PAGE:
Tuesday, February 28, 2012

Podium Cafe and Podium Insight

My two favorite cycling news sites are Podium Cafe and Podium Insight. The first focuses on the European scene with a wonderfully flippant style and the latter seems to bring a more intimate view of the domestic scene. Both strive to give equal coverage to women. In fact, Podium Cafe even has fantasy cycling teams entirely managed online for both the men and women's peletons. Can you think of a better way to get to know the racers? Or, become more emotionally invested in race outcomes? I think not. Next year I'm going to do it. This year I've other things to obsess over. http://www.podiumcafe.com/2012/2/28/2830434/gp-le-samyn-preview-why-should-we-watch-it

Wednesday, February 15, 2012

Time to get B@d @$$

Mondays & Wednesdays, 6pm
Hour Lounge - 14th & O
Lincoln, NE

(View all the pix of this glorious tri suit on TriRig.com)

Tuesday, February 14, 2012

Baby strokes: small dividends of persistence

Pic lifted from Fun Stuff Cafe
So, I consider myself a "newbie" in this discipline. Lots of the tri folks seem to be former HS or college swimmers. Me, I had good instruction at home, time to play in the water and have applied myself a wee bit in recent years during the winter months. Therefore, it was with trepidation that I viewed the 1.2 mile swim for the half-Ironman.

That sounded really long to me; probably akin to what an 80 mile road ride sounds like to a city trail cyclist. I mean, seriously, just two and a half months ago I was having to rest about every 25-50 meters because my arms and shoulders felt dead.

Sometime in early December I made it 800 meters. Mind you, that's not 800 meters of solid swimming, that's 50 here, a 100 there, rest on the wall, another 100, maybe a lap of backstroke - you know, that sort of thing. 800 meters of swimming total. It felt like the first time I rode 50 miles on my bike. No time was kept, just distance and I was proud.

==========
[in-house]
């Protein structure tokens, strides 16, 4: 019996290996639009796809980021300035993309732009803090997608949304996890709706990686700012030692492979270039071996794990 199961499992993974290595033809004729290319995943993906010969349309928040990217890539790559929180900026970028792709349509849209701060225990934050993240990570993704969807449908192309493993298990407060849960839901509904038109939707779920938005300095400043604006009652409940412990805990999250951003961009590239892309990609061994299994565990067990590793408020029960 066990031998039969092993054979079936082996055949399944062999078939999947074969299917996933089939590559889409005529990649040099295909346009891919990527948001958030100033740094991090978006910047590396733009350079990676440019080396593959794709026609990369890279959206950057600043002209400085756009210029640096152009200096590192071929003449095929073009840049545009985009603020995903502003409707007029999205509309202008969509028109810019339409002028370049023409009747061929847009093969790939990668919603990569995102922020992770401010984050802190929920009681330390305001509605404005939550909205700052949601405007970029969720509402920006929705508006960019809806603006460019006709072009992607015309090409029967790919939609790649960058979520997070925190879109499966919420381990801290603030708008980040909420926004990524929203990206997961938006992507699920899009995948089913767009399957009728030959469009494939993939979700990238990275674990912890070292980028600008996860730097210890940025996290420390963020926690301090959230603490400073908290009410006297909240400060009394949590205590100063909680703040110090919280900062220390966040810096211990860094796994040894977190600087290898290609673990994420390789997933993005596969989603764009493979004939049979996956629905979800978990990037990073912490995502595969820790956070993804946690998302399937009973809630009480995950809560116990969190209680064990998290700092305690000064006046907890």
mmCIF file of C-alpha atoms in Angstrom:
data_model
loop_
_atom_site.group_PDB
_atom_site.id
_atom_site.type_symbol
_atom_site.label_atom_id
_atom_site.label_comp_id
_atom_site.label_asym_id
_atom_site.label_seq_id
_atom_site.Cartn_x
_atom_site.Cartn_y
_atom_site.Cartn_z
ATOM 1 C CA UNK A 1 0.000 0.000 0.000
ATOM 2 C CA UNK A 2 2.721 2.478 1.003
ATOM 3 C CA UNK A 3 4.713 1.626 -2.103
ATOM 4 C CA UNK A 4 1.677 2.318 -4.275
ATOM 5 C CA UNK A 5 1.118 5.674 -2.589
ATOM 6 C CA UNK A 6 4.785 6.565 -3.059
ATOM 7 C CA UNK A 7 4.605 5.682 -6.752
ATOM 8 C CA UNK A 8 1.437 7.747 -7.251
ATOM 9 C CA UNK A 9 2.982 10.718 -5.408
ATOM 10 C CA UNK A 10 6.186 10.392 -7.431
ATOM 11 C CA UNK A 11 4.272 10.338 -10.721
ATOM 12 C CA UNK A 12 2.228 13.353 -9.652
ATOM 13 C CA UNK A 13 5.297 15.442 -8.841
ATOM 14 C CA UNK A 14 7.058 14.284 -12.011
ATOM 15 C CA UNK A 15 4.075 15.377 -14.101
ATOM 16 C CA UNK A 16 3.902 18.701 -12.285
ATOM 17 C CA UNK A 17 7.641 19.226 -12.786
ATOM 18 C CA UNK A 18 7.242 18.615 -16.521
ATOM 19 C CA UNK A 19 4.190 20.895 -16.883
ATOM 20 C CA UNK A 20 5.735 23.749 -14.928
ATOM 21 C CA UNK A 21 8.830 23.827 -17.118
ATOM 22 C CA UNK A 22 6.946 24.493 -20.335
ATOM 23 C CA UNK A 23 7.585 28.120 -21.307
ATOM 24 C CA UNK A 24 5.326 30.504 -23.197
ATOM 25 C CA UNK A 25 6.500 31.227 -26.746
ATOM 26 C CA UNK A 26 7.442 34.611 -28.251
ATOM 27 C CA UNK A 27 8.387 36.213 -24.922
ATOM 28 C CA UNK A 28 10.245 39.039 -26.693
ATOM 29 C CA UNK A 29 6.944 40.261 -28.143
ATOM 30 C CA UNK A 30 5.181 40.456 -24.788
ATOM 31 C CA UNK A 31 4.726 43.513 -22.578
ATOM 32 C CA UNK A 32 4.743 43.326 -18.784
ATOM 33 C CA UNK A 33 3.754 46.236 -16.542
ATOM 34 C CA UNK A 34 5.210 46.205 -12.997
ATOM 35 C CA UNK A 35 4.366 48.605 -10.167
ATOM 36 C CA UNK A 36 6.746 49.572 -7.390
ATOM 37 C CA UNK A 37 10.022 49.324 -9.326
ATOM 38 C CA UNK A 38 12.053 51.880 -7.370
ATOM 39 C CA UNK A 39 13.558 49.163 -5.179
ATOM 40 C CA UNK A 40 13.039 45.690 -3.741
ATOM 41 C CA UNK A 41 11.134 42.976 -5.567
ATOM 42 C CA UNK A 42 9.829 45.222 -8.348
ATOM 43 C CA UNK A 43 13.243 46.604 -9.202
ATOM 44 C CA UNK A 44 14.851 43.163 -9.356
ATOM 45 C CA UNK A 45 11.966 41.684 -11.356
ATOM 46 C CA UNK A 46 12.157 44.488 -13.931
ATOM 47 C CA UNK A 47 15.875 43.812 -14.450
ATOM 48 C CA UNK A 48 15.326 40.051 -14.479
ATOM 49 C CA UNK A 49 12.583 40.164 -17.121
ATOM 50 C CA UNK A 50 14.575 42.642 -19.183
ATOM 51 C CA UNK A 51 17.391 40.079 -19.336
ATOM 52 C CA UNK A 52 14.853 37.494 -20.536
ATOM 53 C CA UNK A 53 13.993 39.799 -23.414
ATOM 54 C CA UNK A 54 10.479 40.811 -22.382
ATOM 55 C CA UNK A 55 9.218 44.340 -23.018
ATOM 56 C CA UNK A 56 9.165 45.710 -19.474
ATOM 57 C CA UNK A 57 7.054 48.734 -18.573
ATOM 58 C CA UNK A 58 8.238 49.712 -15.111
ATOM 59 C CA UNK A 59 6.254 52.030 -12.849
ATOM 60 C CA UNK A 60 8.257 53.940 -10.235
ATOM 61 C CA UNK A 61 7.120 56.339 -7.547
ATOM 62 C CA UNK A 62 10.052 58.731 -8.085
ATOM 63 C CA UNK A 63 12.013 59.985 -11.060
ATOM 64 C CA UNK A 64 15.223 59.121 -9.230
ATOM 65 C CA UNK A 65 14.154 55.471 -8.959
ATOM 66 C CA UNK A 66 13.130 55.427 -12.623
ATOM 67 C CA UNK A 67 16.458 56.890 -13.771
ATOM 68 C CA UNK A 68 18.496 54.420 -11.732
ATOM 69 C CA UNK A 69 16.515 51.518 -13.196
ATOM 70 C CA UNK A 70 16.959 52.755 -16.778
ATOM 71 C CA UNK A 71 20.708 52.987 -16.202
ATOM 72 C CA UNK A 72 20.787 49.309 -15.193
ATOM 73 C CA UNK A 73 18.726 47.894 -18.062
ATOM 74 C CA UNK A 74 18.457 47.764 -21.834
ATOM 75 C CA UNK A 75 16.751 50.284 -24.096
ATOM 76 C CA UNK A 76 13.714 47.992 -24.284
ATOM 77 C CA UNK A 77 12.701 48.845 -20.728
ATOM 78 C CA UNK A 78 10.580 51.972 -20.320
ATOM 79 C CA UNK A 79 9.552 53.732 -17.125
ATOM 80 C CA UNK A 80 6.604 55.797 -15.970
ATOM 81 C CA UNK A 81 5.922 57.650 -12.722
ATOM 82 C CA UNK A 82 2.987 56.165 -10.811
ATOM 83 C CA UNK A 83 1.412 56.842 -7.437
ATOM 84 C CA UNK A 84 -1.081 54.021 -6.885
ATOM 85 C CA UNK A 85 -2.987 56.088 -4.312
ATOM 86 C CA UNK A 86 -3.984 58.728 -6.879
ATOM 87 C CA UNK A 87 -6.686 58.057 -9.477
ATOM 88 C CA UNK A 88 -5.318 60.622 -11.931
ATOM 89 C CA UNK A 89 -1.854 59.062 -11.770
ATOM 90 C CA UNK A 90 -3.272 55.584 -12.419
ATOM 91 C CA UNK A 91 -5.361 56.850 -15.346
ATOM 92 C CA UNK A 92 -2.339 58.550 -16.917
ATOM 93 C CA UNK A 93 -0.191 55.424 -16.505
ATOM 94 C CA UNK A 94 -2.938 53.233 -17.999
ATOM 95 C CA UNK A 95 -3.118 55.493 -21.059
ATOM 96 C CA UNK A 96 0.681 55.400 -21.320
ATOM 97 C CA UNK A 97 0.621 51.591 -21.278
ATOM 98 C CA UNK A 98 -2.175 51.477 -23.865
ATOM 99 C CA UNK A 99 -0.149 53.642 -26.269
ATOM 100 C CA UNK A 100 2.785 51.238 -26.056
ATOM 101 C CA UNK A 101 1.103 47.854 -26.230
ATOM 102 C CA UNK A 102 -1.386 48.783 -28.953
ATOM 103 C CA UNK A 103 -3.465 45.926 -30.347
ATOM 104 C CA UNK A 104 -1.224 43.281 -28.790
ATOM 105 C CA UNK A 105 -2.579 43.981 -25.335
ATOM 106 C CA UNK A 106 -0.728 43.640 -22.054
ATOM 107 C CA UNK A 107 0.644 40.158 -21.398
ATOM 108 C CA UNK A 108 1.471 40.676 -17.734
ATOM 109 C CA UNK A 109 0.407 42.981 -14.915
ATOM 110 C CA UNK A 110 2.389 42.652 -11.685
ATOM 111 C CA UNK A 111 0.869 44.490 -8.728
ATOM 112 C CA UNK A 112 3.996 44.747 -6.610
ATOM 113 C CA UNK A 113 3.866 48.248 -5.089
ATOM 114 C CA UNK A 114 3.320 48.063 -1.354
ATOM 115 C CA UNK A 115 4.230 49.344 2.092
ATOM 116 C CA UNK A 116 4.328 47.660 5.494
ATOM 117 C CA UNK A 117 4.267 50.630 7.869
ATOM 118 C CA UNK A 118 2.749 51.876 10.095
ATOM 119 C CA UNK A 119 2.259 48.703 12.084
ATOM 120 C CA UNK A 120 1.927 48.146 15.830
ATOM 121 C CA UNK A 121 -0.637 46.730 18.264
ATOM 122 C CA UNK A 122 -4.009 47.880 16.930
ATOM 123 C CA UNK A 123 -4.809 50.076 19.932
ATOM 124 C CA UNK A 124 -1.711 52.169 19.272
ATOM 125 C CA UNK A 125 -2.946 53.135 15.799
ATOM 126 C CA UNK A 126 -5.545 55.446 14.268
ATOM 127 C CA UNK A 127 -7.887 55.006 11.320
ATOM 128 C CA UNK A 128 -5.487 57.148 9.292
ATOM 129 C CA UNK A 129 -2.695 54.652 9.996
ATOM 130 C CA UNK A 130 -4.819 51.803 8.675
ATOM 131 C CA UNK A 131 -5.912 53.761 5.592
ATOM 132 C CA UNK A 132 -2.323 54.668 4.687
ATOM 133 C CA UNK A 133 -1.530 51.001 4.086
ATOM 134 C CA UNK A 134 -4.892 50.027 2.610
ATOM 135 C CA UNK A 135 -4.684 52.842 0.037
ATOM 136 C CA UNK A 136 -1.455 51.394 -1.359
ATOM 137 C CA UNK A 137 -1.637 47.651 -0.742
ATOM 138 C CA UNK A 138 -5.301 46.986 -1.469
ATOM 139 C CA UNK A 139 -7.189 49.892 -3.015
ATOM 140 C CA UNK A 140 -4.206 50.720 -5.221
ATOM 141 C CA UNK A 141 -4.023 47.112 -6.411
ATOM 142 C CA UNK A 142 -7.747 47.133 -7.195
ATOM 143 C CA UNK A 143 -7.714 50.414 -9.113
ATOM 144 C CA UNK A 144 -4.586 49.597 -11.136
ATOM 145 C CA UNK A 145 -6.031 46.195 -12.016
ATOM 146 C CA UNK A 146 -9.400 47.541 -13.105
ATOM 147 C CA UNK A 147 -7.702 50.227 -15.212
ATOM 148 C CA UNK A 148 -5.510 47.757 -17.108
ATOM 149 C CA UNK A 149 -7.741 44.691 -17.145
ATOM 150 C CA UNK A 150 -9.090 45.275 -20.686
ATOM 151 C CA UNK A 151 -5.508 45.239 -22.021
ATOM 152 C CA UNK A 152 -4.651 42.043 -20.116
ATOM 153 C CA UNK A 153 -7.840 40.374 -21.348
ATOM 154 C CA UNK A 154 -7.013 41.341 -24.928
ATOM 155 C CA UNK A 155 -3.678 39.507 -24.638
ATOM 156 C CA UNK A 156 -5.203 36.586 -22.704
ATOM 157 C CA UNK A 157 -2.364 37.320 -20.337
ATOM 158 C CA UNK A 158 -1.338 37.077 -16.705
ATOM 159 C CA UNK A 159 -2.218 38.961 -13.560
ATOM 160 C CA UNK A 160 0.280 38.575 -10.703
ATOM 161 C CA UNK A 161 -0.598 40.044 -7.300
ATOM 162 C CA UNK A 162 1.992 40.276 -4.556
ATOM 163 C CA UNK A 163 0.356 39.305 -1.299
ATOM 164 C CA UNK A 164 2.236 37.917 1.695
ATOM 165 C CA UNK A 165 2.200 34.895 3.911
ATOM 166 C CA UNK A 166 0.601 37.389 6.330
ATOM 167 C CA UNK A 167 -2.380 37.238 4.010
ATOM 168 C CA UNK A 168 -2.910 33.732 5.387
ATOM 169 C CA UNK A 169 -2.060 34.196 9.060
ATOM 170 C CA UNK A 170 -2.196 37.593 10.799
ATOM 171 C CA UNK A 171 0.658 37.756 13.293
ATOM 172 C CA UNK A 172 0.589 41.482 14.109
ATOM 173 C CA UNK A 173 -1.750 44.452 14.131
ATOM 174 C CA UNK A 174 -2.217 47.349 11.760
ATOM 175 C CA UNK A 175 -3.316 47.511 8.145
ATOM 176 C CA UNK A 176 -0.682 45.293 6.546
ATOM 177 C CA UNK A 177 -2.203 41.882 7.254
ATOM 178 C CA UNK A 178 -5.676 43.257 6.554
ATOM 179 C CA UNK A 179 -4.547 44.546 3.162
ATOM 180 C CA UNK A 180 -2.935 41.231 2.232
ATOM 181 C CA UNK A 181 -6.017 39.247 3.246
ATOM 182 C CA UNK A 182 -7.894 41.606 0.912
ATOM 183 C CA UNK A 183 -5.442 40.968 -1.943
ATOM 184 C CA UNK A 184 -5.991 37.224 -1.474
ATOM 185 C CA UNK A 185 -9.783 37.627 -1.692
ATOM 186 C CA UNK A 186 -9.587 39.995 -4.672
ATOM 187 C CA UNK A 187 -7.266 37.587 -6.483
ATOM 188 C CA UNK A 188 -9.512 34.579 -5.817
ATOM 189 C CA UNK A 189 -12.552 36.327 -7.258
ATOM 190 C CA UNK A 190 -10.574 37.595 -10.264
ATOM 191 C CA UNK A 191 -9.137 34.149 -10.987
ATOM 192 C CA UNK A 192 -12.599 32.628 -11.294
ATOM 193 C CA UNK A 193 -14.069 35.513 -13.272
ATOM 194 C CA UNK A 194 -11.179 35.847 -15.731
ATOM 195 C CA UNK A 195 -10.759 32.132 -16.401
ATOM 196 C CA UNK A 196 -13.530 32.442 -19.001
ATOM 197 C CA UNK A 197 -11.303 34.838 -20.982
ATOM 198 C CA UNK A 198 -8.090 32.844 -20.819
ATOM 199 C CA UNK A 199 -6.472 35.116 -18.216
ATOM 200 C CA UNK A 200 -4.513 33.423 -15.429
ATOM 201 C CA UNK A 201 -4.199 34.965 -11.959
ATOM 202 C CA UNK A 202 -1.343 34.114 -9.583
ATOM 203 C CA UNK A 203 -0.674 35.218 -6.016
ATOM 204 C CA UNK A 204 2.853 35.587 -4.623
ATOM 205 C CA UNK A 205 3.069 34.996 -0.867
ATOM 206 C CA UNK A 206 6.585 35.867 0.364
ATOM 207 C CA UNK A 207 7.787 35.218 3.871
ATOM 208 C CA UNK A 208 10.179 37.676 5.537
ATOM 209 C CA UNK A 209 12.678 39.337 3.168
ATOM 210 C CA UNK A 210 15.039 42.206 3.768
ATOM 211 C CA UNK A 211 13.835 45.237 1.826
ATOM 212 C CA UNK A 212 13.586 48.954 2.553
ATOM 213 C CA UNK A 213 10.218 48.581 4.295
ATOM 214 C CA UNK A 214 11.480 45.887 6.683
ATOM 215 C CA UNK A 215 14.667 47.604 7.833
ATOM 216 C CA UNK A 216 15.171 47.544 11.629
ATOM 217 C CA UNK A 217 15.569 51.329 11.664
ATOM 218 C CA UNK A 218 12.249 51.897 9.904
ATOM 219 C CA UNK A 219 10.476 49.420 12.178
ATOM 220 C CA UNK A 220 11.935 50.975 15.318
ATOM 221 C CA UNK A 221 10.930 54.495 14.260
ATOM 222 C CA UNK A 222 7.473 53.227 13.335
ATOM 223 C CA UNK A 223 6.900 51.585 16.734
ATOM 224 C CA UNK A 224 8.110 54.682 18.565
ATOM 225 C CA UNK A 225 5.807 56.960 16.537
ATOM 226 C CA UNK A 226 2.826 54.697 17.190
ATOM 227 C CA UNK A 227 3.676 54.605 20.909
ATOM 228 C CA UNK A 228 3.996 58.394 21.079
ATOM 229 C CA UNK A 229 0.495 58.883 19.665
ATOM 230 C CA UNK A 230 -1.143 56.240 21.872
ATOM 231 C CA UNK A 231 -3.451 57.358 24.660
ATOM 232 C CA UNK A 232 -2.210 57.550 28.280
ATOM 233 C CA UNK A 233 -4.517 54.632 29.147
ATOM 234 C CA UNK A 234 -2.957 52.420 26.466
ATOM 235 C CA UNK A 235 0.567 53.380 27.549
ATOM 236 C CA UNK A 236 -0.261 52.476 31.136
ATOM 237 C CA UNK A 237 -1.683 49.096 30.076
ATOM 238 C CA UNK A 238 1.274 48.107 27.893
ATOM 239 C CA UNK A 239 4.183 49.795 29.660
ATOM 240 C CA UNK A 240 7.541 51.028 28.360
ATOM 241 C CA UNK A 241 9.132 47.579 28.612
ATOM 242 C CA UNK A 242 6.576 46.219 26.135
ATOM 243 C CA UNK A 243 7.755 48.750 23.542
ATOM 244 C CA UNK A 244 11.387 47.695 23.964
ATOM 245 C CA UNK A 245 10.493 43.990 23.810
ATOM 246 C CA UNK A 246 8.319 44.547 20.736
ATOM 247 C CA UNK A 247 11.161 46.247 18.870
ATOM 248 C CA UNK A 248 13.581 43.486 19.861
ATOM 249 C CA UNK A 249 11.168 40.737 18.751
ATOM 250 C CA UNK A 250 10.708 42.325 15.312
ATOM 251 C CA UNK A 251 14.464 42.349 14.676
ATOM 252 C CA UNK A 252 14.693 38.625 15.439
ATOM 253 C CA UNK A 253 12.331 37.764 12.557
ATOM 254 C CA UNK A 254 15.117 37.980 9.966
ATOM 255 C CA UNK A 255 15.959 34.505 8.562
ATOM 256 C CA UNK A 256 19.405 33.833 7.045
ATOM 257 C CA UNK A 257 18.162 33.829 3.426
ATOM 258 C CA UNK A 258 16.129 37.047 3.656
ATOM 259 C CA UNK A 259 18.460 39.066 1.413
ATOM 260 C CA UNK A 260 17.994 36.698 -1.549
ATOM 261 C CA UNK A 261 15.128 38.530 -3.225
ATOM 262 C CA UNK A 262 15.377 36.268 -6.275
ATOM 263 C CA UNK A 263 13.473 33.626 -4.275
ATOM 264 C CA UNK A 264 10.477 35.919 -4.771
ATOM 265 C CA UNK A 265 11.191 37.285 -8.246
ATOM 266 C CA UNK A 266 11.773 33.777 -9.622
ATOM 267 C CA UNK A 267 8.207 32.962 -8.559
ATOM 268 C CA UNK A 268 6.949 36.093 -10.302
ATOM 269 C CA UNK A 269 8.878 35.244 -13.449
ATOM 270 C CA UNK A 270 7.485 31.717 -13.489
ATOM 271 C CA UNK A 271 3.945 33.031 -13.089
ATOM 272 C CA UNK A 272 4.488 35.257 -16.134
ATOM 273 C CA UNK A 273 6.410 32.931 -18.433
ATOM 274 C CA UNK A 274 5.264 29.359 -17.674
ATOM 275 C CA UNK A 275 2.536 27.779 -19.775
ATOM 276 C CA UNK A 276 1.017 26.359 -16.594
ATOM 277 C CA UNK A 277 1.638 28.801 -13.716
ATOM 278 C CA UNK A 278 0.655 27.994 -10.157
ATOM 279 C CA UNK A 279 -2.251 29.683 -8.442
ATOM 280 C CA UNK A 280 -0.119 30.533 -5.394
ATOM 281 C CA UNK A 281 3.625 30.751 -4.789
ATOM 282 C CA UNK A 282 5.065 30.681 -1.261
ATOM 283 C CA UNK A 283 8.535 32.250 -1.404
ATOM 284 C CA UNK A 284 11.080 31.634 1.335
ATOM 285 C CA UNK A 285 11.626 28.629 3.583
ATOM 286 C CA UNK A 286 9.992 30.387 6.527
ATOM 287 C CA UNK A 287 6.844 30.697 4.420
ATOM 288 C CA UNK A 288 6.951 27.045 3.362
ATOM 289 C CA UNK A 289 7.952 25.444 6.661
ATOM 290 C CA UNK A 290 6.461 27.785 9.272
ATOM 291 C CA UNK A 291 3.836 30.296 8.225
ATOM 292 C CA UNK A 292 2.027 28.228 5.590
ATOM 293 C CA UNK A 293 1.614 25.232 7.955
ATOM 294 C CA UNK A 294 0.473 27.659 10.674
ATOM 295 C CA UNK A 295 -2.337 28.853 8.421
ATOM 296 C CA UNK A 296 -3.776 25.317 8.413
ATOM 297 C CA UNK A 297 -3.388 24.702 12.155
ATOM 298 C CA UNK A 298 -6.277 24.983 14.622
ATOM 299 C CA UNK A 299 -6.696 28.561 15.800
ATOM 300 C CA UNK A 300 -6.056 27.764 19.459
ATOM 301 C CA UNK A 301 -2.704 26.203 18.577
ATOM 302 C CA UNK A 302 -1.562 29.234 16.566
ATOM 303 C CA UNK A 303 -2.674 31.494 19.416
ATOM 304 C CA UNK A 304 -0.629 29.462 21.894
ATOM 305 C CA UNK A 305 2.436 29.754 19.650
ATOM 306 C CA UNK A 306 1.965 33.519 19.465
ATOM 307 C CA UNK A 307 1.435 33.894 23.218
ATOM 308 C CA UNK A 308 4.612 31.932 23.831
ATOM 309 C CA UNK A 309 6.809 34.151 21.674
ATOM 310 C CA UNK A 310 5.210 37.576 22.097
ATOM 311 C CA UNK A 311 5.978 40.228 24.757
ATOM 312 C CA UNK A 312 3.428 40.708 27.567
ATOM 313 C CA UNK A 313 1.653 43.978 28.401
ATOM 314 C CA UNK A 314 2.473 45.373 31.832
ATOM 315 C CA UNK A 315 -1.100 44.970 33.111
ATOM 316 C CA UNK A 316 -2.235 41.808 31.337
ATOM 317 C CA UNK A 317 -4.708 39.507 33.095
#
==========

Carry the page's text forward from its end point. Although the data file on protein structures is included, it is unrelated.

Week by week, I've worked to swim more laps before I took break. Mid-January I began to do 5 minute intervals and worked my way up to 3x10s. Then, my friend, Molly, showed me how to do flip-turns, and though most of the time they could have been described as an attempt to drown myself, increasingly there were instances of smooth and quick. Thus, I figured it was time to test myself. I set a goal of 45 minutes of non-stop freestyle using flip-turns Saturday. Not really knowing if I could even swim 45 solid minutes, I chose to use a lower level endurance pace so I could put my mental focus on form. Back and forth, back and forth, crap, that turn didn't go so good. But, it turns out there's no reason to stop even if you do accidentally suck a bunch of water up your nose. You can swim and cough or snort or whatever and then get back into your rhythm. The minutes flew by. Pretty soon there was only 10 minutes left. I started checking my lap times. Then 8. And, then, "I got this! I could probably do an hour!" But, I didn't. Instead, I decided to embrace the personal win and then just play a little -- see if the last couple of weeks of form focus and drills made going fast feel any different.

Boy-oh-boy did they. I didn't start with a sprint, I increased over the first 25 m, flipped, and then just went as hard as I could. Egads! It felt AWESOME. The muscular development, which recently relegated a cute pink dress shirt to the giveaway pile, pulled me so smoothly through the water. It felt fast. Strong. Exciting - like those moments on the bike when it feels like flying. You know what I mean. In any case, it was a wonderful pay-off for the time invested. If I hadn't been out of air at the wall, I might have giggled.

Much appreciation to Viktor, Jen, Molly, Eric and the collegiate swimmers who have generously answered my questions and patiently critiqued my form.

Monday, February 13, 2012

Open water swimming tips from John Walker and Dave Scott

Image lifted from Dashalife